Pareon did try to settle accounts with the past by arresting a large number of Brothers, officers and civilians. He originally wanted to concentrate on just bringing the leaders to trial, trying to achieve some sort of reconciliation with the lower-ranking members, but such was the hatred felt against the Tyrants and their supporters in the hearts of most of their victims, that he was forced to widen his net to include many ordinary supporters of the Brothers. These people were tried in batches between 829 and 831 in courts whose judges themselves had to be firstly thoroughly purged. The courts had to be well protected by the new Army, as there were a number of attempts to rescue the defendants by attacks from outside. In the end, a considerable number of Brothers were executed or imprisoned, but earlier on, some were released (who quickly fled abroad, usually to "Uarilteccoth"), due to the connivance of judges left over from the previous regime.

    Pareon was scarcely more successful in producing a change in the moral and spiritual atmosphere of the Empire. Crime and violence, immorality of all sorts, and a lack of belief in any traditions were rife in 828, and the best that could be said of the situation three years later, was that they were perhaps no worse. Pareon tried to set a good example himself, and appoint only morally upstanding Ministers to run the country, but by and large, much of the Empire did not notice, or was so distracted by the general unrest, that higher moral standards and a greater spiritual ethos was the least of its interests.


    By 831, it was becoming clear that Pareon was unable to realise his ideals for a new Empire. His plans were being frustrated at every turn, and it looked improbable that, while he was in charge, the Empire would ever emerge from stagnation and chaos to restore its former prestige and greatness. According to his memoirs, he had made up his mind by 831 to resign power in favour of a better-qualified successor. The event which finally forced a changeover occurred in April 831, when a renegade military force of brotherhood sympathisers attacked guards in a courtroom and released 18 Brotherhood officers being tried, causing six deaths and many injuries. Pareon immediately announced his intention of retiring and handing over power to Thildo Gailonex. It also seems that Quendelieh, some of whose troops were present in Atlantis, had also been pressurising Pareon to go. Some Quendi soldiers were actually on duty at the courtroom during the attack, and four were wounded.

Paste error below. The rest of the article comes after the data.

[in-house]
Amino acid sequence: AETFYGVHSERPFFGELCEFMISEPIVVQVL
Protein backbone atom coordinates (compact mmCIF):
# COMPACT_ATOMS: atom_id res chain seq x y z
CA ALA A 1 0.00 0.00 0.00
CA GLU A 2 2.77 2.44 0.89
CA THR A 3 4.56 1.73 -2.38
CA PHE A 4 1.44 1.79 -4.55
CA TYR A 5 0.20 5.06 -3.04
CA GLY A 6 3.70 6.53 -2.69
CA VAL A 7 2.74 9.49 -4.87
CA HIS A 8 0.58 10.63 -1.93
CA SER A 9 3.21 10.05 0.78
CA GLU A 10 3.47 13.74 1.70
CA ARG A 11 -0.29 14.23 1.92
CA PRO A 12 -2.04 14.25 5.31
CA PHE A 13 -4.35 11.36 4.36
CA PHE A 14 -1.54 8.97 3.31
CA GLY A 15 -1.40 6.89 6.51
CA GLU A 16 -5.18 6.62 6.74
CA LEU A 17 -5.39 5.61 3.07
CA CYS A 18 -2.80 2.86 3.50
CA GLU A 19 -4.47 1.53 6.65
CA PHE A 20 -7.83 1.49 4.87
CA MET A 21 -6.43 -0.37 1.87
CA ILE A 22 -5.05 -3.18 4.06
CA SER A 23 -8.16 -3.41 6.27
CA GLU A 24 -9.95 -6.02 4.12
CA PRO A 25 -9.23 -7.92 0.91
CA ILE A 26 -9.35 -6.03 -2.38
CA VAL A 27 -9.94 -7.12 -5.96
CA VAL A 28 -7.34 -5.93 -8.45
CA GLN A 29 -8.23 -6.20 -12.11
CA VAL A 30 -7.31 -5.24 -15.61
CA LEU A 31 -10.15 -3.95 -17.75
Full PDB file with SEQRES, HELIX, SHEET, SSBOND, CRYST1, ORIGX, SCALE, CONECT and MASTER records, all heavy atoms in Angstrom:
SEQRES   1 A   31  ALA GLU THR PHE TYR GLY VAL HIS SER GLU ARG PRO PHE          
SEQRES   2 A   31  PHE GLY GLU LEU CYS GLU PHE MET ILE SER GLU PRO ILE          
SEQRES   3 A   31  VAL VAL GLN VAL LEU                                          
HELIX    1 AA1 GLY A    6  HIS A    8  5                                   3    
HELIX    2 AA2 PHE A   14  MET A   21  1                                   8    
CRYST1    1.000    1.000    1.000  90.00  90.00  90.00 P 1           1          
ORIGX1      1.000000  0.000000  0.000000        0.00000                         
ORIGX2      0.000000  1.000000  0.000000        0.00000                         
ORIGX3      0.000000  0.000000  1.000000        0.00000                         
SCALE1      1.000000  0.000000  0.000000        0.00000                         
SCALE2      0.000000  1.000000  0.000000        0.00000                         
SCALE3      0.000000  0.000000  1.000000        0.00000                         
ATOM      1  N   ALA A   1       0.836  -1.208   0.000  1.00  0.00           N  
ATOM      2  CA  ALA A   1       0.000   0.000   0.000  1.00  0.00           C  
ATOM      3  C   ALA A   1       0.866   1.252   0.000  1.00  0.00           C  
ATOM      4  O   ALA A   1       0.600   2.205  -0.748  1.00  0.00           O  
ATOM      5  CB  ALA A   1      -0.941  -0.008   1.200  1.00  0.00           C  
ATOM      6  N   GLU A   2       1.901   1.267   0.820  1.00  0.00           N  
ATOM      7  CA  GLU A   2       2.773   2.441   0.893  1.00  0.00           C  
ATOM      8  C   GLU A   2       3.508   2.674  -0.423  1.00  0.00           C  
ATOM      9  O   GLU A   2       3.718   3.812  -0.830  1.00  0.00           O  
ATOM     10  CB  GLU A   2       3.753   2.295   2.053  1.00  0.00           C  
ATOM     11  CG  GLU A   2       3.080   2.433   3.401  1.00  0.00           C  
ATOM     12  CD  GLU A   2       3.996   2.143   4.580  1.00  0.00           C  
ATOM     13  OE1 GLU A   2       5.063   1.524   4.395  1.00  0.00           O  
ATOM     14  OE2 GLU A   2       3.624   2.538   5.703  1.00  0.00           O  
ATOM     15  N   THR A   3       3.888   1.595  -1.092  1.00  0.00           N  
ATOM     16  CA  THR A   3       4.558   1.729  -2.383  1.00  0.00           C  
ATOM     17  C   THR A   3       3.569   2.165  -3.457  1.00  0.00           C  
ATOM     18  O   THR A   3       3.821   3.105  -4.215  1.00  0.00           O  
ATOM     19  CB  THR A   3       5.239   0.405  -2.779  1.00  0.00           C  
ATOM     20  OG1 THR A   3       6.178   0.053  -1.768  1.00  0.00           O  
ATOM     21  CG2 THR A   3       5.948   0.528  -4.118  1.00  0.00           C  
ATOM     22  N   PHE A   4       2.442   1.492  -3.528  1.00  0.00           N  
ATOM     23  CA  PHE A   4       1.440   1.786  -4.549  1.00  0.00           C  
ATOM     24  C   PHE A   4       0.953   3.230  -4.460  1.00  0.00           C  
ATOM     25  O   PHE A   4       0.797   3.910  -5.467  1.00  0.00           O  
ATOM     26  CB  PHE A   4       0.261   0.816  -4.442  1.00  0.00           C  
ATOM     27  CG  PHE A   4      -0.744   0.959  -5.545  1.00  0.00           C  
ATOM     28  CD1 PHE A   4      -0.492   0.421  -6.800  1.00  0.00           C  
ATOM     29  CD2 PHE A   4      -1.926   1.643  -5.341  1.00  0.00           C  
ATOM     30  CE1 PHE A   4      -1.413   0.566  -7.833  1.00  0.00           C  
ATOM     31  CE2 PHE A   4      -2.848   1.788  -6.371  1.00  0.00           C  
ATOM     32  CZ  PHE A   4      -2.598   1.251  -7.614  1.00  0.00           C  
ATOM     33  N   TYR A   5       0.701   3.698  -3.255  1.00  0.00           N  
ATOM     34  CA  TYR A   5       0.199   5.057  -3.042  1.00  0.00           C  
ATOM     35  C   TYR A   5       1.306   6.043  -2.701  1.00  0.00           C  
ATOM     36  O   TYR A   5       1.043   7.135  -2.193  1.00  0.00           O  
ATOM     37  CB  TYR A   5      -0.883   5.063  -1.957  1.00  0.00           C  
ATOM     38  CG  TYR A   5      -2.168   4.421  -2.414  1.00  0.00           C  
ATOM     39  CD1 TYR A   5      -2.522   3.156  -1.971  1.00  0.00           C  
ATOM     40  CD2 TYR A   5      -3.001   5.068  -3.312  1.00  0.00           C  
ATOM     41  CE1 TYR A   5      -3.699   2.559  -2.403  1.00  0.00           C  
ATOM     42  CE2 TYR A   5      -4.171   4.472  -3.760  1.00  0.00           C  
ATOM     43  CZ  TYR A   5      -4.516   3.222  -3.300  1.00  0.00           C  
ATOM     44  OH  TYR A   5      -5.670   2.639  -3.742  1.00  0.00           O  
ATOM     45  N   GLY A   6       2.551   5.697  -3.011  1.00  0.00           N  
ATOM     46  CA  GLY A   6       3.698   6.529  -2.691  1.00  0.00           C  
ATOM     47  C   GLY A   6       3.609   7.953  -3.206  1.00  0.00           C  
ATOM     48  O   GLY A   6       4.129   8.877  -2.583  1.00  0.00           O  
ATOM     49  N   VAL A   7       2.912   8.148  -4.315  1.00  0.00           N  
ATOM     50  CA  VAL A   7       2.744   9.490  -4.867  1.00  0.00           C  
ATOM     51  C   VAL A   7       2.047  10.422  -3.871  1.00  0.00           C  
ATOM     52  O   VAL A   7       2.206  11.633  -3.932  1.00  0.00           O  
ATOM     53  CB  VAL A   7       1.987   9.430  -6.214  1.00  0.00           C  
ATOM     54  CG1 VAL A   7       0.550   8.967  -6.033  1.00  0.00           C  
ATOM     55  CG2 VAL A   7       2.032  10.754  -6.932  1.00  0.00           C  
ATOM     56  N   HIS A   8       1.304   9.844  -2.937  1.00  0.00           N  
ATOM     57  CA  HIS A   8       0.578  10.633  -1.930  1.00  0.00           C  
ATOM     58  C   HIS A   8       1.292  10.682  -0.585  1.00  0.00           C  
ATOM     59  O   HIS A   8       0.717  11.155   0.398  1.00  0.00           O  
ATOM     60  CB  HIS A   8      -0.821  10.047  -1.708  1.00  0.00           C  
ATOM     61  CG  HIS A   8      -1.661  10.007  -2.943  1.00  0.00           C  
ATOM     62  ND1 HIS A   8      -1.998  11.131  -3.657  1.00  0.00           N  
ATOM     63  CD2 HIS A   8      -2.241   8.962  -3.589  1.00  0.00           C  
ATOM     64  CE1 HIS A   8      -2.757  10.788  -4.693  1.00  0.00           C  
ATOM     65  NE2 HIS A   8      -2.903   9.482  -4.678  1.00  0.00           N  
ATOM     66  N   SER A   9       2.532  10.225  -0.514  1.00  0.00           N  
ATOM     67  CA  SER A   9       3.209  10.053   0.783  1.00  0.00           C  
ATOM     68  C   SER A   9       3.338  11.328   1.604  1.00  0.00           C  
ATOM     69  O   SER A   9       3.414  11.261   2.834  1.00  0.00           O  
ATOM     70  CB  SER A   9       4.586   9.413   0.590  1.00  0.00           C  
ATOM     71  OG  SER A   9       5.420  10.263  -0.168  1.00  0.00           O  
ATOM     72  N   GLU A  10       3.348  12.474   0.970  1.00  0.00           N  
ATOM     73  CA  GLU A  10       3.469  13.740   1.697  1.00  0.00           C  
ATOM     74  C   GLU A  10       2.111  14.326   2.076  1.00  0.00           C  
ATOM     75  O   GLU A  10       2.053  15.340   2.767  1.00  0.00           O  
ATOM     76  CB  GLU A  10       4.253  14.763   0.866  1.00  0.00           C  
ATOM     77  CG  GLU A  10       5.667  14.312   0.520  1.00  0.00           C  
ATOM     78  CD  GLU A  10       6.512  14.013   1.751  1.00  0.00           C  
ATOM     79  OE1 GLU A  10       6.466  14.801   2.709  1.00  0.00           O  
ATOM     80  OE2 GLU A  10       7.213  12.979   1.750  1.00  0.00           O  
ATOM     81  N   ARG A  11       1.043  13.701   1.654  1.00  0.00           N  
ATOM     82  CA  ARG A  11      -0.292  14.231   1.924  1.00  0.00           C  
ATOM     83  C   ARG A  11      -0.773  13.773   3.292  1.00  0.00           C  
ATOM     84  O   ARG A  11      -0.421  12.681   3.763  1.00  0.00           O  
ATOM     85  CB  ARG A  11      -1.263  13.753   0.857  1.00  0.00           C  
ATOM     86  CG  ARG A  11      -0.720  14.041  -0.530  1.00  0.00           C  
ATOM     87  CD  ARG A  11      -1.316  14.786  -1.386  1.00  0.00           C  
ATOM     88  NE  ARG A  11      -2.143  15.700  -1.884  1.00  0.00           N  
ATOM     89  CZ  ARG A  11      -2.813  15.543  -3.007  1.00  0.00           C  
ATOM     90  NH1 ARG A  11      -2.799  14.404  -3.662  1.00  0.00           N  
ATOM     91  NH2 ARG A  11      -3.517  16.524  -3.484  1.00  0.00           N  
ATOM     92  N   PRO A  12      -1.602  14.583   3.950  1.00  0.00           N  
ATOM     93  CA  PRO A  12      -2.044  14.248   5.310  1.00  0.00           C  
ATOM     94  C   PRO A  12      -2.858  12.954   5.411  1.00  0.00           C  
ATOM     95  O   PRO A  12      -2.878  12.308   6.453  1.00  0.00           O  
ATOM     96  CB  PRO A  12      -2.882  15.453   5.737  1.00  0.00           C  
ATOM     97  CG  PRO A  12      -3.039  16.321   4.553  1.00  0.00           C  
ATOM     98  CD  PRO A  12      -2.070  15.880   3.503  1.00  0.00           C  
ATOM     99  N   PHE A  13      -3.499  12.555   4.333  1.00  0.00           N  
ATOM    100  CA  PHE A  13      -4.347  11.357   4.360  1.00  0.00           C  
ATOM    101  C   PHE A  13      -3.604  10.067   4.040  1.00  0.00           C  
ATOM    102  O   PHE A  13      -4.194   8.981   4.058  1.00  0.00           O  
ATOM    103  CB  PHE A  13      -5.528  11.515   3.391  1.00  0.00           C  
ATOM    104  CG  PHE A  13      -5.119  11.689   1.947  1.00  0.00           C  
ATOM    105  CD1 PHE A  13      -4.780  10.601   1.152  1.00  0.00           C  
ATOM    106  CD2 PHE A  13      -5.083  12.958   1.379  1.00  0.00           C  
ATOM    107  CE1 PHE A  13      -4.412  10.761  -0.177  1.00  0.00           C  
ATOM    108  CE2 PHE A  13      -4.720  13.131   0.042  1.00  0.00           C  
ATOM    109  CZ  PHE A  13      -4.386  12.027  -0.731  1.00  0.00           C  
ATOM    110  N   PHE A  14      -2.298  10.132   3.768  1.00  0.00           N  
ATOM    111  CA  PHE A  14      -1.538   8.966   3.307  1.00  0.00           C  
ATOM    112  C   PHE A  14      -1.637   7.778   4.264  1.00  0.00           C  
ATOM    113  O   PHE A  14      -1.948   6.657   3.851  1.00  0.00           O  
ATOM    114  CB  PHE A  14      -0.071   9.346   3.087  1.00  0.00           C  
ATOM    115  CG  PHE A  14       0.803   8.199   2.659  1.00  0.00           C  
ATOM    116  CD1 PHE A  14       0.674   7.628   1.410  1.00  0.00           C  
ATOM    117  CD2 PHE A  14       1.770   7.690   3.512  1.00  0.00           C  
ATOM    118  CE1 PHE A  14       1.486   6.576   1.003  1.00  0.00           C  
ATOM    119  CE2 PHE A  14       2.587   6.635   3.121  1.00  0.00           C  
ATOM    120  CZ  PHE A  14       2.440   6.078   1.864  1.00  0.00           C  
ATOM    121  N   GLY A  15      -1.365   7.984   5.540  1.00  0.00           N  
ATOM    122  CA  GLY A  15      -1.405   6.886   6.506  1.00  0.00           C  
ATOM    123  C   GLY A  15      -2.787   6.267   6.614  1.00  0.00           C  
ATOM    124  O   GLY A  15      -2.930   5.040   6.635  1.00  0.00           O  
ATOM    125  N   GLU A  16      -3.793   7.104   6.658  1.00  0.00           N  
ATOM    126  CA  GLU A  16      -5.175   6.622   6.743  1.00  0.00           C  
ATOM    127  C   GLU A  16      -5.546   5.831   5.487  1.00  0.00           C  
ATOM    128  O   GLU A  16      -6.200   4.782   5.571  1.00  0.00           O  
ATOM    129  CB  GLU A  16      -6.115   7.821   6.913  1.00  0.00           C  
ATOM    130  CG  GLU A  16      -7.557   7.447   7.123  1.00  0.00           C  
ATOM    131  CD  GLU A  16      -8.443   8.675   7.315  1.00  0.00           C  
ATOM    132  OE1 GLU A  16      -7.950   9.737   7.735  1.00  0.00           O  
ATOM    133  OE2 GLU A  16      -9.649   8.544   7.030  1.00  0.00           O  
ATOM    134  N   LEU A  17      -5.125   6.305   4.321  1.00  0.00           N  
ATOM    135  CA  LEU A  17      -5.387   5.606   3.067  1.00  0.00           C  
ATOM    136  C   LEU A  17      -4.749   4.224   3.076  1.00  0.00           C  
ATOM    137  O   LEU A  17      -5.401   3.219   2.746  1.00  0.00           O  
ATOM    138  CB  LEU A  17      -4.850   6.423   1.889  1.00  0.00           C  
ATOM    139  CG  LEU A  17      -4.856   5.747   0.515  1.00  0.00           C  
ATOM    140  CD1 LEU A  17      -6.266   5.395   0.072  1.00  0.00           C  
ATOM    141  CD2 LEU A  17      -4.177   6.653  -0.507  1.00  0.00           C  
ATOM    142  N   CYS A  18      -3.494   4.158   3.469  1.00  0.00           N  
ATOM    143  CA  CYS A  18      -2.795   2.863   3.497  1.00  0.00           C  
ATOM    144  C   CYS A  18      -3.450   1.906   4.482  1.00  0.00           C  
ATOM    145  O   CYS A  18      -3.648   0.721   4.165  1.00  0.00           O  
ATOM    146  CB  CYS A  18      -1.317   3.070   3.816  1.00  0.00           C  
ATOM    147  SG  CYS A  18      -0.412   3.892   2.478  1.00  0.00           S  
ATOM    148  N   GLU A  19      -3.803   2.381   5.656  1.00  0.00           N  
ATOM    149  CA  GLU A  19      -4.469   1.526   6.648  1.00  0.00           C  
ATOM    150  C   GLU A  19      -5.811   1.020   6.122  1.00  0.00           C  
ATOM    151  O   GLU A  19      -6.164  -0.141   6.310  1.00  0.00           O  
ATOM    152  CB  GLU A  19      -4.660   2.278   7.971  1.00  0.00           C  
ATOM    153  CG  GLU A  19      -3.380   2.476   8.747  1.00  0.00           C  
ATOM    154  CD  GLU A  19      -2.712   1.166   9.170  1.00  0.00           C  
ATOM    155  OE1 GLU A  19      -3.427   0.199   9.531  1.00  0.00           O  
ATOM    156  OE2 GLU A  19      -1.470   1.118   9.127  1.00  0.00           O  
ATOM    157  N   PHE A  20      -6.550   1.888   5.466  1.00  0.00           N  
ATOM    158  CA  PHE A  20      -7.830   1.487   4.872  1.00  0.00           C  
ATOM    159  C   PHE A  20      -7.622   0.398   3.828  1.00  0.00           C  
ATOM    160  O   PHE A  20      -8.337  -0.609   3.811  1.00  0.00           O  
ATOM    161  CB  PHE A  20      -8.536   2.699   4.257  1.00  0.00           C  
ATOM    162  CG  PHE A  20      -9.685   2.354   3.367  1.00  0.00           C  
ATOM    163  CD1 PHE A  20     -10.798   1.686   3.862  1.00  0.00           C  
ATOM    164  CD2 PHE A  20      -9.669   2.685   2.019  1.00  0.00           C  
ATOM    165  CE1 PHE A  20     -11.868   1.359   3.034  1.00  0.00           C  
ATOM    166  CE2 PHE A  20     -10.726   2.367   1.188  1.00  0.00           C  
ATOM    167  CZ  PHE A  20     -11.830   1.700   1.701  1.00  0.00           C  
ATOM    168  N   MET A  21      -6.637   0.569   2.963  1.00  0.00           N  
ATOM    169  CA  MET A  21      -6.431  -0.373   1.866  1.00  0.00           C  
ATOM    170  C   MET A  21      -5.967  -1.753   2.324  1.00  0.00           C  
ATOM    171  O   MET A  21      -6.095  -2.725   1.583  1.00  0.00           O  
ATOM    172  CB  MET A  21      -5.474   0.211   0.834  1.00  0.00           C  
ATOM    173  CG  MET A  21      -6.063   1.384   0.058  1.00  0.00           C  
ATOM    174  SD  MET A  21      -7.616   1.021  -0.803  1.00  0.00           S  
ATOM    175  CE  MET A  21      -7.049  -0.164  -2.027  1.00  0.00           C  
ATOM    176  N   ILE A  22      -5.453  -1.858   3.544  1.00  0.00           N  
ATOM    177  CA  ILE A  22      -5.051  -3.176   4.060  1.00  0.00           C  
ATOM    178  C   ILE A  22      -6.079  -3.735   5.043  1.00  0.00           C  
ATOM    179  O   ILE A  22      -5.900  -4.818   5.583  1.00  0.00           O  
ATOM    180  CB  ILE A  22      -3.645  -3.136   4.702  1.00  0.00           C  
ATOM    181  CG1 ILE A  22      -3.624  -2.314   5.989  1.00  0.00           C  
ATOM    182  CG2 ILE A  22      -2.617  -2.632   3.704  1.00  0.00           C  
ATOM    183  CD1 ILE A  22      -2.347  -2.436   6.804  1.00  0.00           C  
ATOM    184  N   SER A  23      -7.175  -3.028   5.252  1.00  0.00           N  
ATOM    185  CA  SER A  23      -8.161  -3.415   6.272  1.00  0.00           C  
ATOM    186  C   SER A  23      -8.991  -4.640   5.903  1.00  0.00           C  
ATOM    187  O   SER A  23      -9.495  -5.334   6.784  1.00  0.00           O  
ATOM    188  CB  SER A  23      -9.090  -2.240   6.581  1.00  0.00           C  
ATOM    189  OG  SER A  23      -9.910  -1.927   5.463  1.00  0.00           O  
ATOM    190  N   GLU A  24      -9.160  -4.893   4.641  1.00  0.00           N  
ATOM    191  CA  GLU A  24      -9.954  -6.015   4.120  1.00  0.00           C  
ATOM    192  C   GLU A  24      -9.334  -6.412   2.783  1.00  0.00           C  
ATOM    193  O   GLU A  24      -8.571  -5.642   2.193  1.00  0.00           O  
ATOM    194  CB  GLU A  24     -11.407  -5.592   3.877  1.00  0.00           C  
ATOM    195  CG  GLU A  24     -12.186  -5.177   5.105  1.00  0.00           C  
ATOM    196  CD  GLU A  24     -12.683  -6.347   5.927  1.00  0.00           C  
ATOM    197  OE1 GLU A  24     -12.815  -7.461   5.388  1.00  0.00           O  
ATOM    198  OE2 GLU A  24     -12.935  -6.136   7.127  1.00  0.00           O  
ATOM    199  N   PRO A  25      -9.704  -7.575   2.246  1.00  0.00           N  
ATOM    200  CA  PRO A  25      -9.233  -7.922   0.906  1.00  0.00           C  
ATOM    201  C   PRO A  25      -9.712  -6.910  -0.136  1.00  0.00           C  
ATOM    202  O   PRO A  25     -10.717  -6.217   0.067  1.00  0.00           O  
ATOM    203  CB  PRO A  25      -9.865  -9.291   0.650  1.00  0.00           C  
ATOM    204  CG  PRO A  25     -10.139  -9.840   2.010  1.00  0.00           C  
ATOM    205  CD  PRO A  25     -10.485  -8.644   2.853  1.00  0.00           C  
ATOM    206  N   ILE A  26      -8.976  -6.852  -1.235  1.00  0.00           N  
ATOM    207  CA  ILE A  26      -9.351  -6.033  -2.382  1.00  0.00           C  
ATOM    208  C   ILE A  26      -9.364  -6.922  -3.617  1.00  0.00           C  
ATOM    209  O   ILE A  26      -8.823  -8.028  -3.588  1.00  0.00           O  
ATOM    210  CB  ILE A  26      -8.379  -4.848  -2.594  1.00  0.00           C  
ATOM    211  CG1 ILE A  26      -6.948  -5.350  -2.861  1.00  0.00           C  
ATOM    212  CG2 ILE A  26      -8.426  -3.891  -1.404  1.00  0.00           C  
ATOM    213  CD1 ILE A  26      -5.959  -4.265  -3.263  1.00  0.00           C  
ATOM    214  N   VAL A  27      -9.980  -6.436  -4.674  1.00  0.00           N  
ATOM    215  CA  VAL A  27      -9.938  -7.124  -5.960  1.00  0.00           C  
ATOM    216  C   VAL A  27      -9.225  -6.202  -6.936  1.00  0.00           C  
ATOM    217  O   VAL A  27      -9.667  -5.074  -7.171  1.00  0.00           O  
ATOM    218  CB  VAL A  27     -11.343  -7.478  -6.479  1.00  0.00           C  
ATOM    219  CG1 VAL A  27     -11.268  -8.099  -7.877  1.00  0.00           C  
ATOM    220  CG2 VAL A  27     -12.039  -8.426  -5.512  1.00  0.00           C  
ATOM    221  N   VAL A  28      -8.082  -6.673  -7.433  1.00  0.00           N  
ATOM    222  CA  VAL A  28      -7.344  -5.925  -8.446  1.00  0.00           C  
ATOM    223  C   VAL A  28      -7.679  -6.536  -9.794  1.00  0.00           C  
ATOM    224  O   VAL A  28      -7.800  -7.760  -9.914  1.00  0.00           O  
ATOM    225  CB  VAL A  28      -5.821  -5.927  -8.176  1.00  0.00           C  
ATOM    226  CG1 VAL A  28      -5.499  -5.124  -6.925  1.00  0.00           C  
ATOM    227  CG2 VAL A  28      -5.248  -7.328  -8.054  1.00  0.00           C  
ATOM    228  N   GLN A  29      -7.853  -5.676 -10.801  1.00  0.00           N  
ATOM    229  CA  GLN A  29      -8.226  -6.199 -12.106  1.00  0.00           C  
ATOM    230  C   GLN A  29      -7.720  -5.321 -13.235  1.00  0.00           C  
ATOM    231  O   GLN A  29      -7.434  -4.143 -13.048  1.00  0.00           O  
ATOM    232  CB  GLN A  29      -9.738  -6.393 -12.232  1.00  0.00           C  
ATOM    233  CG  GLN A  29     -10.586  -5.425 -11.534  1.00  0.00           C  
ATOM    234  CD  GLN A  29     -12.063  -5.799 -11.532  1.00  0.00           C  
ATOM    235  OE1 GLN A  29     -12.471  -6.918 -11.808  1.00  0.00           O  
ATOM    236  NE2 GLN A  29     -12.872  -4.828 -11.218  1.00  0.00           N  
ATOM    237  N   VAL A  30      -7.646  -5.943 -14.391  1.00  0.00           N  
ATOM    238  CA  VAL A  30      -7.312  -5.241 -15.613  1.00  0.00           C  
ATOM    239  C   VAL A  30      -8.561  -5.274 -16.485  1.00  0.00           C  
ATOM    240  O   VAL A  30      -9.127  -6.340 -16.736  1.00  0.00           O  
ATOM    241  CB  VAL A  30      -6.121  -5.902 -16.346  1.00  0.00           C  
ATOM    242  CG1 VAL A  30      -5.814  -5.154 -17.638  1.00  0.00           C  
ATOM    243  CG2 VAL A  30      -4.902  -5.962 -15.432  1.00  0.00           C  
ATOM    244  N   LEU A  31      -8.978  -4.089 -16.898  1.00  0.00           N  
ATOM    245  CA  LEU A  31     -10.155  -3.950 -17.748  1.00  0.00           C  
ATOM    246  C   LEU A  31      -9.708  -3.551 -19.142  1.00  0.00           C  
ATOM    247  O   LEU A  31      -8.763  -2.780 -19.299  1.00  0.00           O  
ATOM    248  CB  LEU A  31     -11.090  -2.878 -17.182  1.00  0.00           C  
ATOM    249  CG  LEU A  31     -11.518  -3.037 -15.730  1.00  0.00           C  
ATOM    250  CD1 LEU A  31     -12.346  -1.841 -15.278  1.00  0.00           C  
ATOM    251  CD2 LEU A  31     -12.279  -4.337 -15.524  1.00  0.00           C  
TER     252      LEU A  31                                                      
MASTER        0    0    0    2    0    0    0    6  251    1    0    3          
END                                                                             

Gailonex had been Pareon’s Commander-in-Chief in the recent war against Skallandieh, and was thereafter made Chief Controller, that is to say, Pareon’s chief Minister. Although only 34, Gailonex was obviously extremely able and ambitious, and what was more, had deeply held views about the future of the Empire, which corresponded to many of Pareon’s own, more confused notions. It is unlikely, however, that Pareon, or anyone else at this time, guessed just how successfully Gailonex would be able to carry out his plans for the Empire.

    On 9th May 831, Pareon resigned, and Gailonex became the new Emperor. Pareon retired into private life and wrote his memoirs. Then, in June 834, one of the Brotherhood members who escaped in the courtroom drama of April 831, and had never been recaptured, assassinated Pareon and his wife at home, before shooting himself. In August, Gailonex ensured that he was given the Throne-name of Atlaniphon IV, as a true saviour of the Empire, and a link to the admired Second Empire. This name was not regularly used by later historians, however.

To read the next part of this history, click on (2) 831 - 844